Tag: Structured finance transactions

New Zealand vs BNZ Investments Ltd, July 2009, HIGH COURT

New Zealand vs BNZ Investments Ltd, July 2009, HIGH COURT

The case: Is each of six similar structured finance transactions entered into by the plaintiffs (the BNZ) a ‘tax avoidance arrangement’ void under s BG 1 Income Tax Act 1994? That is the primary issue in these five consolidated proceedings brought by the BNZ against the Commissioner, challenging his assessments issued after he voided each of the transactions pursuant to s BG 1. The BNZ claims the transactions are not caught by s BG 1. A second issue, arising only if s BG 1 applies, is the correctness of the way in which the Commissioner has, pursuant to s GB 1, counteracted the tax advantage obtained by the BNZ under the transactions. The Commissioner disallowed the deductions claimed by the BNZ, as its costs of the transactions. The BNZ claims the deductions should be disallowed only to the extent they are excessive or ‘overmarket’. A third, and perhaps strictly antecedent, issue is whether the guarantee arrangement fee (GAF) or guarantee ... Continue to full case
New Zealand vs Westpac Banking Corporation, February 2009, High Court, Case no CA624/07

New Zealand vs Westpac Banking Corporation, February 2009, High Court, Case no CA624/07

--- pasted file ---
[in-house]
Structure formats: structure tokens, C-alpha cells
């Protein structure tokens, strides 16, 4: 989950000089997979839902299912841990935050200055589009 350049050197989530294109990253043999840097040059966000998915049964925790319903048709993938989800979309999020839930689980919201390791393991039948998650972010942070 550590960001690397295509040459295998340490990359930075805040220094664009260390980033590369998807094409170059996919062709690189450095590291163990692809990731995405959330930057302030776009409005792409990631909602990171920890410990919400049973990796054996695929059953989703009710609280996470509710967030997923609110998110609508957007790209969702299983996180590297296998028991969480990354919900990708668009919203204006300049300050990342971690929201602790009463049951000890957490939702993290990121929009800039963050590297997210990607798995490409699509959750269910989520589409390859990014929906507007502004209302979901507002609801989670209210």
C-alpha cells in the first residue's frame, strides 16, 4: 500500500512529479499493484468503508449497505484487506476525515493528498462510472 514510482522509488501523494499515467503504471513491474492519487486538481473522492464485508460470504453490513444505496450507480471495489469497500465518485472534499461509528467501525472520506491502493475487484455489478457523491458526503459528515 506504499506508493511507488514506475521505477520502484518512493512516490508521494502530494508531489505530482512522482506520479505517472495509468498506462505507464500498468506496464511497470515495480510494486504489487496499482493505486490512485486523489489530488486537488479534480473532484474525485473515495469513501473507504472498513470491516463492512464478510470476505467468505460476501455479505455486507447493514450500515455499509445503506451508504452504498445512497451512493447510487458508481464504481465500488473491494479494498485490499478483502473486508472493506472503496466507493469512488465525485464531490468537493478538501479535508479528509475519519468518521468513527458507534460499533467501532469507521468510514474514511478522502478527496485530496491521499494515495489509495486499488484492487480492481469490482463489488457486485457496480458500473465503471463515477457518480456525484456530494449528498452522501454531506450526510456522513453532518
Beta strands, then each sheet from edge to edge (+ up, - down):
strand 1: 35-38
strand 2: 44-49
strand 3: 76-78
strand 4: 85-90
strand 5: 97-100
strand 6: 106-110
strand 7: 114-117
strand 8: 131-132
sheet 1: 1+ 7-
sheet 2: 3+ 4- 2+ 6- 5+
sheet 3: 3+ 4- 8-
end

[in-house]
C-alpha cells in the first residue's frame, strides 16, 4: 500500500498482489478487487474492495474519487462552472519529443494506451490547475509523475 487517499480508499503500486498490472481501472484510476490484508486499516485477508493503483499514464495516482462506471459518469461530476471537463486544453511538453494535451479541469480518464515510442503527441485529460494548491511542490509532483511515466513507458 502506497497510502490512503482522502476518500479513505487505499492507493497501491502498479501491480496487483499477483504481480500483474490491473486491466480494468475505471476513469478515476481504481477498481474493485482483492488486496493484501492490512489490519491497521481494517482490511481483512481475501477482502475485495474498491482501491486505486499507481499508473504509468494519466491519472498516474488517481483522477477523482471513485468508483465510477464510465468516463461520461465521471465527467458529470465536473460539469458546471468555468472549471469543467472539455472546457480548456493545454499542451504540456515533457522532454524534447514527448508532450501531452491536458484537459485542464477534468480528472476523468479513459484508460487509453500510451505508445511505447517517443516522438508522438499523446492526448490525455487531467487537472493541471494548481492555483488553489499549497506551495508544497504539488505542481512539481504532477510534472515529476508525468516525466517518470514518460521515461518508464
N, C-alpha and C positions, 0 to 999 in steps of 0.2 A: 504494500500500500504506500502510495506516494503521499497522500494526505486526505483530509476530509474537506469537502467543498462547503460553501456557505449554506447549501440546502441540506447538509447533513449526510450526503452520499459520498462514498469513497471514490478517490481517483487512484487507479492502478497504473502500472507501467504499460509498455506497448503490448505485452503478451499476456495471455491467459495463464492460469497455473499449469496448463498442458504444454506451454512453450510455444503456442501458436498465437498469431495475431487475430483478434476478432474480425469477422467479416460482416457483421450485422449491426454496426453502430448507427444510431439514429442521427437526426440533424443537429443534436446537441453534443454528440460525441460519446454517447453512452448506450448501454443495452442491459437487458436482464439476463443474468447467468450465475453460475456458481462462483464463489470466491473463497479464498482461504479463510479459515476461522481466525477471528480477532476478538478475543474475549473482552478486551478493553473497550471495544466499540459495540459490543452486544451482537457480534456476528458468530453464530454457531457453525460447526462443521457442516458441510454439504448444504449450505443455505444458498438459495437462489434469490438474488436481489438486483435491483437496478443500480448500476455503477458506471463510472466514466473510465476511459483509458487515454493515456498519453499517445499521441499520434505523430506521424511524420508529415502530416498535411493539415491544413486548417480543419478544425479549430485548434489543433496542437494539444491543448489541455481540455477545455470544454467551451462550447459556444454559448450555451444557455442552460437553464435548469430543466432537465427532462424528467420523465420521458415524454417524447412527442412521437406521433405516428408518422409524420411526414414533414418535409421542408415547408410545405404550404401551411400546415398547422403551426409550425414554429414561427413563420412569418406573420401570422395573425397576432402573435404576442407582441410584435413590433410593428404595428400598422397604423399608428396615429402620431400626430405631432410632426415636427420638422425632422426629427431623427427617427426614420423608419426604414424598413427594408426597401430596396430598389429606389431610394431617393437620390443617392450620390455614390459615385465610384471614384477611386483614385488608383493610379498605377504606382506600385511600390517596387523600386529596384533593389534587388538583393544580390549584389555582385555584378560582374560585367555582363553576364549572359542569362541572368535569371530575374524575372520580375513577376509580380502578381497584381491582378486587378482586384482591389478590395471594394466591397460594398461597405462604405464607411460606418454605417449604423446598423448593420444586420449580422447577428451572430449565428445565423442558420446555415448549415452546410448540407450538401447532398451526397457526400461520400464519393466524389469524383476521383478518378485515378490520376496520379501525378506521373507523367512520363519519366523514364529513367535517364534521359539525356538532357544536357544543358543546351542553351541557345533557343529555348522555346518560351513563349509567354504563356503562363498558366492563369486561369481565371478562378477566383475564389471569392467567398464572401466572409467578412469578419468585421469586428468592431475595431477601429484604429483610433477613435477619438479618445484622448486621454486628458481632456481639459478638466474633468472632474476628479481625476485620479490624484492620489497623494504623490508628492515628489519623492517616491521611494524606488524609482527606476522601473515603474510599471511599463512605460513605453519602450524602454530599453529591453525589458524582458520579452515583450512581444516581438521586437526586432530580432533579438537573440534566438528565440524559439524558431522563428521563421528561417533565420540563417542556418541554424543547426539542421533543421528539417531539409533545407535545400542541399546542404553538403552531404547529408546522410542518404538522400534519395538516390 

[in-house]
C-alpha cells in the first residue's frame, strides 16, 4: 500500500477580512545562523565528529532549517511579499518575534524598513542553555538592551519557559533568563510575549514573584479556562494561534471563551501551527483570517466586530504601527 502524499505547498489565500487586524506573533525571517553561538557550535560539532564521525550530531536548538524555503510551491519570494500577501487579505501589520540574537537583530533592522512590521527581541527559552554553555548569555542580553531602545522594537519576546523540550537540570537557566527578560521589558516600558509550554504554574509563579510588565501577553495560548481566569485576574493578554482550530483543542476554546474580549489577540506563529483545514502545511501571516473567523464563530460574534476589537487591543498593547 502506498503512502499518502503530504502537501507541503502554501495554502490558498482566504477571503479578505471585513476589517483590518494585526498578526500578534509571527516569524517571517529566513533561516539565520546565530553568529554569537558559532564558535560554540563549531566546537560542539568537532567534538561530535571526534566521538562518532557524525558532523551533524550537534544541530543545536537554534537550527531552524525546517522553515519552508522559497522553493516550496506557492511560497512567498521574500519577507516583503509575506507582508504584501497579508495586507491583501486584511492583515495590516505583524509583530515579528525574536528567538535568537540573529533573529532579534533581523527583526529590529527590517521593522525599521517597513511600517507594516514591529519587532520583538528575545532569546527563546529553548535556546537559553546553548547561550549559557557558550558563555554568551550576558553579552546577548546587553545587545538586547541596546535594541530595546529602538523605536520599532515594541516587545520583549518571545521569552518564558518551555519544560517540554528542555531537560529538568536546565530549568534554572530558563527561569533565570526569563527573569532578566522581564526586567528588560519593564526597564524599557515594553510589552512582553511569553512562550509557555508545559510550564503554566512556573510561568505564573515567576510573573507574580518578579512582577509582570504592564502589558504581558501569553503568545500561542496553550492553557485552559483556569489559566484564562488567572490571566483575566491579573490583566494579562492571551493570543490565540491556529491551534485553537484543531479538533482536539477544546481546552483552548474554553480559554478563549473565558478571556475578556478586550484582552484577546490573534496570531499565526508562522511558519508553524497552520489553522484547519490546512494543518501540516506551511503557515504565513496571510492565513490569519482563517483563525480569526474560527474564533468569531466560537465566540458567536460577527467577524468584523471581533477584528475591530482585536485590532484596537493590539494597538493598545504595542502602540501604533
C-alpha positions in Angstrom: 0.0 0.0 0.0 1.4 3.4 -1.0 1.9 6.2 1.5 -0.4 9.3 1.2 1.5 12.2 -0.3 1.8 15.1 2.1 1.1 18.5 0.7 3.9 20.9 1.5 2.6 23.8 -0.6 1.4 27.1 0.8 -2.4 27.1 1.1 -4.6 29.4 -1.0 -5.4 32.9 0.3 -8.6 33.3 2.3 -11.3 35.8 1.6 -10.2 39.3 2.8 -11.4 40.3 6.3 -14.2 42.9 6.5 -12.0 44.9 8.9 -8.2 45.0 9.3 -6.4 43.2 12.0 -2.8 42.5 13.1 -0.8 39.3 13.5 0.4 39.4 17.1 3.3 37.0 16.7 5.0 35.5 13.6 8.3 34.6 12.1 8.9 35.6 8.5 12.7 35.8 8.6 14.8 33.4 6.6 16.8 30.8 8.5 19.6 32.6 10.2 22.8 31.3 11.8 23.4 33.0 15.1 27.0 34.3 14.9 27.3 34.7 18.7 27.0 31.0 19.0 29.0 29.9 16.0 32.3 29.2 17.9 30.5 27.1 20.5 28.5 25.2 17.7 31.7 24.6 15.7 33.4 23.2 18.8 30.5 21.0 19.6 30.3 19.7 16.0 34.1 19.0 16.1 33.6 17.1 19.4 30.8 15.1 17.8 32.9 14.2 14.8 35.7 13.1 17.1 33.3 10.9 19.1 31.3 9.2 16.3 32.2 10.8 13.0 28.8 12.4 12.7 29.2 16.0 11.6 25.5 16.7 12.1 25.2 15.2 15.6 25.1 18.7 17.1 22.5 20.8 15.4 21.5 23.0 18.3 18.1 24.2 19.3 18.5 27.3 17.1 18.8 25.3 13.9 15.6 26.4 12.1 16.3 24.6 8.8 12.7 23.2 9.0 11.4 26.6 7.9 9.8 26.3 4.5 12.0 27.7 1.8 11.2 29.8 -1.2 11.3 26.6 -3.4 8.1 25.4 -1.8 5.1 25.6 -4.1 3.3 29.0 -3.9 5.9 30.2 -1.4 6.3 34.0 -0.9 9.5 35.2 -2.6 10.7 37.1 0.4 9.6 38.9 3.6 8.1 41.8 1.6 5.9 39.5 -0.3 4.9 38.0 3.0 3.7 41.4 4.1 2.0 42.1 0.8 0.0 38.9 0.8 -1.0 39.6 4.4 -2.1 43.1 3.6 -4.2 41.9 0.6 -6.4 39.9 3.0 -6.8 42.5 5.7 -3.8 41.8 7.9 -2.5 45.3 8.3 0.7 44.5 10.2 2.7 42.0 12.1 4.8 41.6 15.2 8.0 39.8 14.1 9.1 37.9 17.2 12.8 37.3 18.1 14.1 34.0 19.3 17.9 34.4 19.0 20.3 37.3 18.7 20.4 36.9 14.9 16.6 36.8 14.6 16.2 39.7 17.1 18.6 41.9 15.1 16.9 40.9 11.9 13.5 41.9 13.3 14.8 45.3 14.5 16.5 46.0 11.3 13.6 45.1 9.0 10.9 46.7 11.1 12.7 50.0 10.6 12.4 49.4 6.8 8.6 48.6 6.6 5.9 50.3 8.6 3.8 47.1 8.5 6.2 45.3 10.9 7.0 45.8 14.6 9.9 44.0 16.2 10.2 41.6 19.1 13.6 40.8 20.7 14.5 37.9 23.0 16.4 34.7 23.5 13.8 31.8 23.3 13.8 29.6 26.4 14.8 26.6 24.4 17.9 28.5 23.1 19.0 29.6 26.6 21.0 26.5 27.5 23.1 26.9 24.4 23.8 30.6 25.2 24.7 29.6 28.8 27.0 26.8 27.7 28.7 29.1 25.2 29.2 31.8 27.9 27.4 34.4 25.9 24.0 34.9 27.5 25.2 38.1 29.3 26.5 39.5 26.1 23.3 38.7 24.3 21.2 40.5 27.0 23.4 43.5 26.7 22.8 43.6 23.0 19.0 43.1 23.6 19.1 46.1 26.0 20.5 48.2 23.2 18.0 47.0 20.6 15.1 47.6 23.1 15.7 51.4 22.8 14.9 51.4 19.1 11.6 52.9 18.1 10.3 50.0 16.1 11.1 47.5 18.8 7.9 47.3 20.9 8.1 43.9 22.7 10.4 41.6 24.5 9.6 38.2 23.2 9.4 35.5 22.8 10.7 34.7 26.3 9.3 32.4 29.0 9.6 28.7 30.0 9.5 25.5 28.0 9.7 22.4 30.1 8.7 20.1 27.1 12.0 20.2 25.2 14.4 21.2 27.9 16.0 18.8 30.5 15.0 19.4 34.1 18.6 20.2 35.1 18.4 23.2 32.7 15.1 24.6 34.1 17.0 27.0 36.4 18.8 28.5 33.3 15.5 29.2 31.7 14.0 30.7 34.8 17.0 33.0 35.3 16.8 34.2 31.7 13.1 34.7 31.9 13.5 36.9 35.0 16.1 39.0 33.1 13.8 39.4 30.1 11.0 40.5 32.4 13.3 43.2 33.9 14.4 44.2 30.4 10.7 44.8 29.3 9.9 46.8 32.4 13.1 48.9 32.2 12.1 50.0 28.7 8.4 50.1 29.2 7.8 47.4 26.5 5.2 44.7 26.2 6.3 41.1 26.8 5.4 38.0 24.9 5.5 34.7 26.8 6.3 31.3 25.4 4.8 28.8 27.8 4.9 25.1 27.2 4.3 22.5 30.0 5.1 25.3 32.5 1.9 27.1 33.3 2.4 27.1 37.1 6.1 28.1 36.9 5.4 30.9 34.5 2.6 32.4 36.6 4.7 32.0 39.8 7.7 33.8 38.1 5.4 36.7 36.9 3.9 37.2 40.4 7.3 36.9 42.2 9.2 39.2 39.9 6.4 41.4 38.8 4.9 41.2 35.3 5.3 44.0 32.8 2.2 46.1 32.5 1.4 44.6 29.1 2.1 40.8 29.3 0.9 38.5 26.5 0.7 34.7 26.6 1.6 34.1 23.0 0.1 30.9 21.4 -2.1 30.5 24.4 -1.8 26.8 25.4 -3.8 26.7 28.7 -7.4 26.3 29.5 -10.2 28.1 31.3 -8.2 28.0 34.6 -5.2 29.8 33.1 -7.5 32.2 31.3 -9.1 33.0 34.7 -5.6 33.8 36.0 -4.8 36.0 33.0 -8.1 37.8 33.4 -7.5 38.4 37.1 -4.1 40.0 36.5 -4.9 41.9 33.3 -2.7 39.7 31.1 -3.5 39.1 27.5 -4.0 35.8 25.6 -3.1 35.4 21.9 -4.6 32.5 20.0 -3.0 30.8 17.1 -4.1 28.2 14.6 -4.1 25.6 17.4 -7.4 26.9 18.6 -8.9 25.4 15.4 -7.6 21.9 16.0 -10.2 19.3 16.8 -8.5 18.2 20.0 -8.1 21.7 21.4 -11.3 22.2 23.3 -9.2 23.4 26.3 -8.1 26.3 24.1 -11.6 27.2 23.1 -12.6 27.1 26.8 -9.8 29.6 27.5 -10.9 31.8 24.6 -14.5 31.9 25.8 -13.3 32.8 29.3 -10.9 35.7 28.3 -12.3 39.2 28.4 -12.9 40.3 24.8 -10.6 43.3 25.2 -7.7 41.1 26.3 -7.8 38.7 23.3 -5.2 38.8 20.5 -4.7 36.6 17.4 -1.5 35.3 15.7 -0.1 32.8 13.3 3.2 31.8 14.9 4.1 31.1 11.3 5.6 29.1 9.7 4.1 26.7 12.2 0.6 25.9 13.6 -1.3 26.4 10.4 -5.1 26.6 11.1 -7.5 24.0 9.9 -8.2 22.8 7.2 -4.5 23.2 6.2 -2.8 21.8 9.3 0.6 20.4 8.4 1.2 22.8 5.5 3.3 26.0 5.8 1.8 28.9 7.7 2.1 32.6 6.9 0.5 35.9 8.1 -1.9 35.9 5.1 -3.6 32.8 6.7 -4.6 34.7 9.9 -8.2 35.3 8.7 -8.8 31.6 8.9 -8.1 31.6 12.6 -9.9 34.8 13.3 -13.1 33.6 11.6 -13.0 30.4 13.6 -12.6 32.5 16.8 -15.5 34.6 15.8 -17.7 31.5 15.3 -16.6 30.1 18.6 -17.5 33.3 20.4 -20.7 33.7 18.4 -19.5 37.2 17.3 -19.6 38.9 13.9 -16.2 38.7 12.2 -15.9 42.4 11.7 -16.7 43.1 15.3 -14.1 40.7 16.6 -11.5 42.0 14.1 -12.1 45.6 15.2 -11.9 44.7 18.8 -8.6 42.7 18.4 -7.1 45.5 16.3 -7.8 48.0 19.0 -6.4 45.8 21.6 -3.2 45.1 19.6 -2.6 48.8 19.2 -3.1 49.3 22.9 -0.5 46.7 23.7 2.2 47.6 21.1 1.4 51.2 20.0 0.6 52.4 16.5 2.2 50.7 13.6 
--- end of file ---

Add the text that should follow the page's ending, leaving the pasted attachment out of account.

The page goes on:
Westpac Banking Corporation has challenged amended assessments issued by the Commissioner of Inland Revenue to its taxation liability for the years 1999 to 2005. The assessments impugn the bank’s taxation treatment of nine structured finance transactions entered into with overseas counterparties in that period. The funds invested in each transaction ranged between NZD390m and NZD1.5b. By August 2002 Westpac’s total investment in the transactions was NZD4.36b, representing 18% of its assets. The Commissioner says that the purpose or effect of the transactions or parts of them was tax avoidance. He has reassessed Westpac to liability of $586m. With the addition of use of money interest of $375m, the total amount of tax at issue is $961m (including voluntary payments of $443m made by the bank under protest). In brief summary, the transactions were structured in this way: Westpac, acting through subsidiaries, purchased preference shares issued by specially formed subsidiaries (in one case a partnership was used) within a counterparty group ... Continue to full case